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New TB/HIV Research Institute Opens Search for Top Scientists, Clinicians

Summary

The KwaZulu-Natal Research Institute for Tuberculosis and HIV (K-RITH) is seeking early career and established research scientists to work for a newly-formed institute in Durban, South Africa, that is dedicated to basic tuberculosis (TB) and HIV research in sub-Saharan Africa.

The KwaZulu-Natal Research Institute for Tuberculosis and HIV (K-RITH) is seeking early career and established research scientists to work for a newly-formed institute in Durban, South Africa, that is dedicated to basic tuberculosis (TB) and HIV research in sub-Saharan Africa.

K-RITH was formed in 2009 as a collaboration between the University of KwaZulu-Natal (UKZN) and the Howard Hughes Medical Institute (HHMI). The institutions wanted to seize the opportunity to study HIV and TB in South Africa, which has more residents infected with HIV than any other nation in the world and one of the highest per capita rates of tuberculosis, and to find solutions that will benefit those afflicted by this epidemic, particularly the poor and vulnerable.

Having spent the majority of my career focusing on TB and TB-HIV, this is a tremendous opportunity to be able to do research right in the epicenter of both HIV and TB.

William R. Bishai

“We believe this Institute will allow tools and inventions to percolate up from within the heart of the TB-HIV co-epidemic,” says William R. Bishai, who became K-RITH’s first full-time director in September 2010. “This approach empowers scientists within Africa to develop innovations locally and then translate them through to clinical reality—all without leaving the continent.”

The Institute is currently seeking scientists at all levels to head research laboratories and a clinical director to lead its patient-centered research programs. It is also seeking core facilities managers to develop and maintain research centers in the areas of microbiology, immunology, pharmacology, high-throughput biology, and clinical studies. The first round of applications is due by December 15, 2010.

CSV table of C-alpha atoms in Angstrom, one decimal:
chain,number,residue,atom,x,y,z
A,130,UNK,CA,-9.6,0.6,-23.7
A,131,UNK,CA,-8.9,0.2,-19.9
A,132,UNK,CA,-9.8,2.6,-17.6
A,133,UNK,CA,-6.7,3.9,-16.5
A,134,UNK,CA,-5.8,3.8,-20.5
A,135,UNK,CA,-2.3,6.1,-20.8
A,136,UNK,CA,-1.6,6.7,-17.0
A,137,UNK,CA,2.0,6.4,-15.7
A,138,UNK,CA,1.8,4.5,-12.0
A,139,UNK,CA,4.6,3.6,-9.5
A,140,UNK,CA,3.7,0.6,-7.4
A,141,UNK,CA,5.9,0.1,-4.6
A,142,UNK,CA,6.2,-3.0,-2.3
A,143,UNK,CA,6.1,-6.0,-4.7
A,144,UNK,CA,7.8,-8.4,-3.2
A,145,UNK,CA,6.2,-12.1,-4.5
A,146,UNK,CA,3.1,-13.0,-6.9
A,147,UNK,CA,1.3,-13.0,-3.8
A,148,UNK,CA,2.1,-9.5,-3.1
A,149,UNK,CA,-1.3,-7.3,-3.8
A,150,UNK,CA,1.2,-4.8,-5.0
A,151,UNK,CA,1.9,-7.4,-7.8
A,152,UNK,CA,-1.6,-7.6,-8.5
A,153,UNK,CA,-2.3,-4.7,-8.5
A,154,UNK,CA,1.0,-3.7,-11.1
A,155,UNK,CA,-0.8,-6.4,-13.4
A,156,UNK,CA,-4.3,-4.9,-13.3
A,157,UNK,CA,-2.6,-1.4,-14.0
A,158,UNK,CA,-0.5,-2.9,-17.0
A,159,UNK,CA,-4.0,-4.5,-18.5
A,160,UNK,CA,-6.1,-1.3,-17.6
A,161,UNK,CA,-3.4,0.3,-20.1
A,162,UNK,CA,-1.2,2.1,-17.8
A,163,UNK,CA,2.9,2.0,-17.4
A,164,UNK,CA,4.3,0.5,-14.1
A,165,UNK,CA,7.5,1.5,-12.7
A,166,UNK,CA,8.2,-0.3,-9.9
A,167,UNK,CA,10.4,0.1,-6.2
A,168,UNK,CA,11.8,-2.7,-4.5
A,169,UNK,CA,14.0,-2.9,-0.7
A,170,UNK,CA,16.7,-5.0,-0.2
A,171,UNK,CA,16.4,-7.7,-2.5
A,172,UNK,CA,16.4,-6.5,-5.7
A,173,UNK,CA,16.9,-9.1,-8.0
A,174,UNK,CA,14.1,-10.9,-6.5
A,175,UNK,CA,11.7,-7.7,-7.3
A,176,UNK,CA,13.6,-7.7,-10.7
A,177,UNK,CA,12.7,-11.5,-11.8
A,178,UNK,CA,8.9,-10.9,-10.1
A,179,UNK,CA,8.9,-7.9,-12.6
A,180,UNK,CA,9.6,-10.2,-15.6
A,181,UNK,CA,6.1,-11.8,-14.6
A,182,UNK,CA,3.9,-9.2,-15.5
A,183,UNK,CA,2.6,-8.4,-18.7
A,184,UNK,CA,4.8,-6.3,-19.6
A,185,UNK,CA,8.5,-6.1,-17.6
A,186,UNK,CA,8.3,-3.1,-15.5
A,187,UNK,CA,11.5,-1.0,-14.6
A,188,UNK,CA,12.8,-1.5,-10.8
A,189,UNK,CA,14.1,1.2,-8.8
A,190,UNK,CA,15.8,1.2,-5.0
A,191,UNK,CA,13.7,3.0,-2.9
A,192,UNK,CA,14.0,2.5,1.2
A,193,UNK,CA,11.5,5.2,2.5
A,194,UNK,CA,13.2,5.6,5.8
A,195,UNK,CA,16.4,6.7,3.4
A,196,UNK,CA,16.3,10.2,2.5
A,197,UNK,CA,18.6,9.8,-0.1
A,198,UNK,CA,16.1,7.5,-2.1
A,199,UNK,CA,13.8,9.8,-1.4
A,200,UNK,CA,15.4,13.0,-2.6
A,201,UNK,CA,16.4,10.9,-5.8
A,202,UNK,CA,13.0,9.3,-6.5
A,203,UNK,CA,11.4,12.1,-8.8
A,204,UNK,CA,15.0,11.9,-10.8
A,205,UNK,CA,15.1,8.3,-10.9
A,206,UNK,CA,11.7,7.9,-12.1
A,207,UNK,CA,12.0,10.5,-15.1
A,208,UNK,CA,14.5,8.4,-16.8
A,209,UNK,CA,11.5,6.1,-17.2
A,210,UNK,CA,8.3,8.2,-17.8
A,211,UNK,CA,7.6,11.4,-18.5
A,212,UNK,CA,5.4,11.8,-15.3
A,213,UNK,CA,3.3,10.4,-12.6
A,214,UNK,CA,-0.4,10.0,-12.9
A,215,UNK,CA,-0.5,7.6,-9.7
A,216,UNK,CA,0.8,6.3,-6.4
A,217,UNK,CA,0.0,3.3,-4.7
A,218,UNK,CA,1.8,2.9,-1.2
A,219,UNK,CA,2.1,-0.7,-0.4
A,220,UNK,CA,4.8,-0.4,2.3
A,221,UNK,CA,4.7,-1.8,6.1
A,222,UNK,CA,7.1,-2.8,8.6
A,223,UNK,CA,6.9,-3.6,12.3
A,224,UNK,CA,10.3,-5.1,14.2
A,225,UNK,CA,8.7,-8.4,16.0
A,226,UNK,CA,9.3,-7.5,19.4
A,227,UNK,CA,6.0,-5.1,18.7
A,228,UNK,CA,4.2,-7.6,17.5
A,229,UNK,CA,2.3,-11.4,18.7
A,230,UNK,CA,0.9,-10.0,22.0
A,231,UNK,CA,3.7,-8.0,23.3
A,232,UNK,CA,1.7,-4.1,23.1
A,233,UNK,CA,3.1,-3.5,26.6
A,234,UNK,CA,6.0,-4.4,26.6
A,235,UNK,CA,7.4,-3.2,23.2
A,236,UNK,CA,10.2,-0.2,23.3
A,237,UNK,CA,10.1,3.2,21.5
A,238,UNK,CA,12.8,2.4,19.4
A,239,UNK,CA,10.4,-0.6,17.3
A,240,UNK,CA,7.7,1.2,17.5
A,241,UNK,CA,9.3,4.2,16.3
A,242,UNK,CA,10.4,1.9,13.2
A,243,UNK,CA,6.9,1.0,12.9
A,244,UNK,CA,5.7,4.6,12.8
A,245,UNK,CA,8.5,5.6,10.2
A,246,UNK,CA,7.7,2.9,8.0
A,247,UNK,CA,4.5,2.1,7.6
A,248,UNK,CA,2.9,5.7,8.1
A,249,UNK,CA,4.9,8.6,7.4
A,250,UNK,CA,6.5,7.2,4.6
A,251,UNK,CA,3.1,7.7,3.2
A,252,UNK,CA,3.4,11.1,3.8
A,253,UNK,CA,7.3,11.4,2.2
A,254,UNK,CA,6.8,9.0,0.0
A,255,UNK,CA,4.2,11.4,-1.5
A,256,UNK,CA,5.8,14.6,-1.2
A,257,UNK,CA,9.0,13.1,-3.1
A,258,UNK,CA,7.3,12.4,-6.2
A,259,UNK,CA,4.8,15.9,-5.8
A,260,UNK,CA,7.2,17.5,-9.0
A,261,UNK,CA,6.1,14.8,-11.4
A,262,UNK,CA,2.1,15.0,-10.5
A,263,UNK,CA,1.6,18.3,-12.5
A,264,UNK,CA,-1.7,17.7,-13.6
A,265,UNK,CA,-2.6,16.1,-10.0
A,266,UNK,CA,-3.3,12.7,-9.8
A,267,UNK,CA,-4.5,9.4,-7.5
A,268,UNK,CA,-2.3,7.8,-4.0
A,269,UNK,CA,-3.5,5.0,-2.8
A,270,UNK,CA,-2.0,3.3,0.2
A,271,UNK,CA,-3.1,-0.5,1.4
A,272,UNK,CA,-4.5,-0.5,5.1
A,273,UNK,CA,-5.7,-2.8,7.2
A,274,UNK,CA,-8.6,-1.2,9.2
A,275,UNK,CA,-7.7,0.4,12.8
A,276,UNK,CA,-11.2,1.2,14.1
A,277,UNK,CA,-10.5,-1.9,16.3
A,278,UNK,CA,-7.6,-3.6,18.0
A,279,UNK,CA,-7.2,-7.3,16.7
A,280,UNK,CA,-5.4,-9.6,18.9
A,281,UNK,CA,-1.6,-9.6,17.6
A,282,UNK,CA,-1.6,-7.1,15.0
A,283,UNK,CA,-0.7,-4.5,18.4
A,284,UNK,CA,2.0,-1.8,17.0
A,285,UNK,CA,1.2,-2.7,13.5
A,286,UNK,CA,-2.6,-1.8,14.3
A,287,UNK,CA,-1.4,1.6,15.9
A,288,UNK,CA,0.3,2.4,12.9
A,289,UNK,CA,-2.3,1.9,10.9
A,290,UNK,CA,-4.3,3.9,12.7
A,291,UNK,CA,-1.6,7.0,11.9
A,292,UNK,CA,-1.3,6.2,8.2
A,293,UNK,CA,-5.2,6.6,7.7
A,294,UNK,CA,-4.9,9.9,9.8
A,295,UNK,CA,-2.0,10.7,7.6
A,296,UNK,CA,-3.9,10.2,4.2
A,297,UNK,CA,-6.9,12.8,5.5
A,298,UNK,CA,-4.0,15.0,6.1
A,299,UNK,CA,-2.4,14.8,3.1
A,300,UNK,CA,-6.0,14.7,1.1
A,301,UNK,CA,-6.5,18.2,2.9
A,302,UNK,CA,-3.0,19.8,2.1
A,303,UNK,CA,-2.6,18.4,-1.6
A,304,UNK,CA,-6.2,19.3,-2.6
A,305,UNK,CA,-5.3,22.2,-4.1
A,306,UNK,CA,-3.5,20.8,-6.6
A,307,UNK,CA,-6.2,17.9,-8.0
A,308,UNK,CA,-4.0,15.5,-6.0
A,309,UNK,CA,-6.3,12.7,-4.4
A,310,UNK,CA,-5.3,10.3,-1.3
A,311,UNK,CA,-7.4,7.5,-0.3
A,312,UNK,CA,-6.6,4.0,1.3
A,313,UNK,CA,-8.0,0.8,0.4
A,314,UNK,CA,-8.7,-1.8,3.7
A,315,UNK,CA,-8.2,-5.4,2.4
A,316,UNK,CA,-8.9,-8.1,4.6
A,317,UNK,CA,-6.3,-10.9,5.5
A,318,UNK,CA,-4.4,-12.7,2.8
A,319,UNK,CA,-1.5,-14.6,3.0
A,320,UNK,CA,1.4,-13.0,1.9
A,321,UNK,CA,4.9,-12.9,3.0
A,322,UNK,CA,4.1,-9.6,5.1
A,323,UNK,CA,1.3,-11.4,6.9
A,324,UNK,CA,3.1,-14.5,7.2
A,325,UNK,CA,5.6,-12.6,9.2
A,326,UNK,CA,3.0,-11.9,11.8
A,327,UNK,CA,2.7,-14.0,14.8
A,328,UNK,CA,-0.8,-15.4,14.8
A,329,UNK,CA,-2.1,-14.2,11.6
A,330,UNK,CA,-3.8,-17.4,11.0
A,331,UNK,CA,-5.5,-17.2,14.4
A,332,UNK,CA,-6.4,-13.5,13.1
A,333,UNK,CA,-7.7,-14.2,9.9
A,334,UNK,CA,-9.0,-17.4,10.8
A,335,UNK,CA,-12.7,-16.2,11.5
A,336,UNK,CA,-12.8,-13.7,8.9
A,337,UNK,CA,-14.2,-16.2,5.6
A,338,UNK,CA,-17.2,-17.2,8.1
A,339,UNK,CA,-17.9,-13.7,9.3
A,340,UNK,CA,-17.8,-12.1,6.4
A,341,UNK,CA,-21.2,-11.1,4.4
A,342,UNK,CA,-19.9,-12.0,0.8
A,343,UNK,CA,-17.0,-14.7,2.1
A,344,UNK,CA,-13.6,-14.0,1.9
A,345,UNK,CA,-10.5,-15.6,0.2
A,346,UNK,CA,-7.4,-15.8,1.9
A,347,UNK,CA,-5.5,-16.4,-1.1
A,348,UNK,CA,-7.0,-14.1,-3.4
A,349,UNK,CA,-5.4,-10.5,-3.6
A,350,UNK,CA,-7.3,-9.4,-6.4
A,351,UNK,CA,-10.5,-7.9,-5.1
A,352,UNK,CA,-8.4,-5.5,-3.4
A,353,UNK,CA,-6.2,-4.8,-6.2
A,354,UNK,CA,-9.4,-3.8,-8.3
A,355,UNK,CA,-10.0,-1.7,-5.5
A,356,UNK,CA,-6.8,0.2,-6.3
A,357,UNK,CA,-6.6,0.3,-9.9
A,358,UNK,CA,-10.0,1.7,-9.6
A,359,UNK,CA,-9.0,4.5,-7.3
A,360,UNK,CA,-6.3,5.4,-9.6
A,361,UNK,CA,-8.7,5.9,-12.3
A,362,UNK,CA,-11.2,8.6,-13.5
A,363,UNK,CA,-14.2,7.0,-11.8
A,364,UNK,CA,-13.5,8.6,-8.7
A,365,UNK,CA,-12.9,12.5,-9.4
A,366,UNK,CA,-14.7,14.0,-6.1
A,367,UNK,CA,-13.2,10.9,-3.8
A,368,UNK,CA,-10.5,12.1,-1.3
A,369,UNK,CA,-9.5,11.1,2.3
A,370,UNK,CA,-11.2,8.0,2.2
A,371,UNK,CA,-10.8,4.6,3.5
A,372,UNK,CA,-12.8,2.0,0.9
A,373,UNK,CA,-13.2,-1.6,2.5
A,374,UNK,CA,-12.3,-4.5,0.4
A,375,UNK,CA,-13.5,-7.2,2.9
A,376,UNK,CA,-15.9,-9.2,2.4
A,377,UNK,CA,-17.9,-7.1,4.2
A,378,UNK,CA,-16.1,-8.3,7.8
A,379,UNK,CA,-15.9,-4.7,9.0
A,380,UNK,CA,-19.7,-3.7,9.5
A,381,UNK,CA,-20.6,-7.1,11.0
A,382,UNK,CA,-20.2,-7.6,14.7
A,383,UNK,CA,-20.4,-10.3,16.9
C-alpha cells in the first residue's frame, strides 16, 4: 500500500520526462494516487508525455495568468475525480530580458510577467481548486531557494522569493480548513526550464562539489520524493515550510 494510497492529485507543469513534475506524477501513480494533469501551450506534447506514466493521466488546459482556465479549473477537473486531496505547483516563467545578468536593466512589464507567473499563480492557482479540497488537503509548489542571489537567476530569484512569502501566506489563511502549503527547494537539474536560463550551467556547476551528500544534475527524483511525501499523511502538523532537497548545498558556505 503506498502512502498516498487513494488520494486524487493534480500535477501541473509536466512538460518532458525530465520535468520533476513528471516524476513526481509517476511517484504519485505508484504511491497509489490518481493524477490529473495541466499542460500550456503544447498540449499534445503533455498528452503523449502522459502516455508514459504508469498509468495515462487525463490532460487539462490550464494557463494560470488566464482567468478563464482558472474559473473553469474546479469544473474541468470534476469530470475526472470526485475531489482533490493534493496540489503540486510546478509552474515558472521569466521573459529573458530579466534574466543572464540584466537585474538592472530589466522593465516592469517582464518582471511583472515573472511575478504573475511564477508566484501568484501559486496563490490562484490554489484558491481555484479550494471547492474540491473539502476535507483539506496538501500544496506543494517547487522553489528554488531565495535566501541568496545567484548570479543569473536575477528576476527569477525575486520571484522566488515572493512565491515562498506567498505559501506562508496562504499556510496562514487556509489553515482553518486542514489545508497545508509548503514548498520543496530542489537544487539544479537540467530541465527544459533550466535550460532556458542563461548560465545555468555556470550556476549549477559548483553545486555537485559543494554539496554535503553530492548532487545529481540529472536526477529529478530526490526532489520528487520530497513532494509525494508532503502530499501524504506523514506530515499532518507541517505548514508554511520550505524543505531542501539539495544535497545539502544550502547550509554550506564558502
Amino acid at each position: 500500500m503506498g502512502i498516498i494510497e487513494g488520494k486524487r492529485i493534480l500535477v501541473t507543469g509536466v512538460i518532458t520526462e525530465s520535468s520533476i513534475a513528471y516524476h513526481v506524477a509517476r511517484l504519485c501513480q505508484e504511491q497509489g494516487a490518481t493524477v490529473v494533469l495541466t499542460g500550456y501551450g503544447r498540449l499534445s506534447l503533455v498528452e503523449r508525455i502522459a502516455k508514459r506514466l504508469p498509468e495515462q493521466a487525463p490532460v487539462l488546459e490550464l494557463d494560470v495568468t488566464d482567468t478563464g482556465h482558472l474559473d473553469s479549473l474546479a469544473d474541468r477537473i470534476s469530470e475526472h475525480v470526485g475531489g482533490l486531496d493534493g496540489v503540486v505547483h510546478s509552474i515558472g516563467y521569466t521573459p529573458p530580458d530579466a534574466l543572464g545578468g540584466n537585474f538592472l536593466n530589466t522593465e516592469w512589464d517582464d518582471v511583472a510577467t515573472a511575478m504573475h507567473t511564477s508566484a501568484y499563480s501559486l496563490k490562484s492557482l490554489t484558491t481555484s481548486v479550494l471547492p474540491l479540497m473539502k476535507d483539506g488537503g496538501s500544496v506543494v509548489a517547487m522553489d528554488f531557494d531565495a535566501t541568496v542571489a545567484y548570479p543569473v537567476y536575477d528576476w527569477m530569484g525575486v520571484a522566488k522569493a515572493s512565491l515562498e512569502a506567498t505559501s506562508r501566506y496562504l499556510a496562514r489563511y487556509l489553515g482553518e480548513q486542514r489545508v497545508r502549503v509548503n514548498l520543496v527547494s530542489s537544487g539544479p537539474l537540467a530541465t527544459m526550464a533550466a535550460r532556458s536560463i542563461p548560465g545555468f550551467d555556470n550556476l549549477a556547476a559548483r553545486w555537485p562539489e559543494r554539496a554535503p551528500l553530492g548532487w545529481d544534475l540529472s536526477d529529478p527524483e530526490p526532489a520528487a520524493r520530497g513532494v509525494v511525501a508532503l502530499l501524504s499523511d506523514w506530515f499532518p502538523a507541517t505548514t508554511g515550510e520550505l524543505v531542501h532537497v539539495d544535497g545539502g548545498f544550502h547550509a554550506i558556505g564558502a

Bishai is looking for basic and clinical scientists whose research will take advantage of K-RITH’s location at the heart of the HIV and TB co-epidemics. “Having spent the majority of my career focusing on TB and TB-HIV, this is a tremendous opportunity to be able to do research right in the epicenter of both HIV and TB,” says Bishai, who will continue to serve as co-director of the Center for Tuberculosis Research at Johns Hopkins University School of Medicine. “I’m convinced that the same calculation that I made in taking this job will be in the minds of scientists worldwide who are considering positions at K-RITH. “

A new K-RITH building is currently under construction on the campus of the UKZN’s Nelson R. Mandela School of Medicine in Durban. The facility will include multiple bio-safety level 3 laboratories, which will allow scientists to safely work with TB and HIV. Part of the space will also be dedicated to specialized labs that include equipment and space to work in K-RITH’s core research areas: microbiology, immunology, pharmacology, high-throughput biology, and clinical protocol development. The remainder of the building will include offices, classrooms, and meeting rooms that will benefit the entire TB and HIV research community.

K-RITH will house six to nine large research groups, and Bishai expects that up to 80 scientists and 40 support staff will work there soon after the building opens in 2012. In the meantime, scientists will work in interim laboratory facilities on the Mandela School of Medicine campus.

K-RITH has also started a grants program to benefit the larger HIV and TB research community. Its first grants are open to South Africa-based individuals or teams working on a wide range of activities—from pilot research projects to educational workshops to infrastructure development.

Go to the facility’s new web site, www.k-rith.org, to find out more information about the Institute, its staff and founding scientists. You can also see architectural drawings of the building, read more about its educational programs, or watch an audio slideshow of Bishai describing his vision for K-RITH.

For More Information

Jim Keeley
[ 301-215-8858 ]
Cindy Fox Aisen
[ 317-843-2276 ]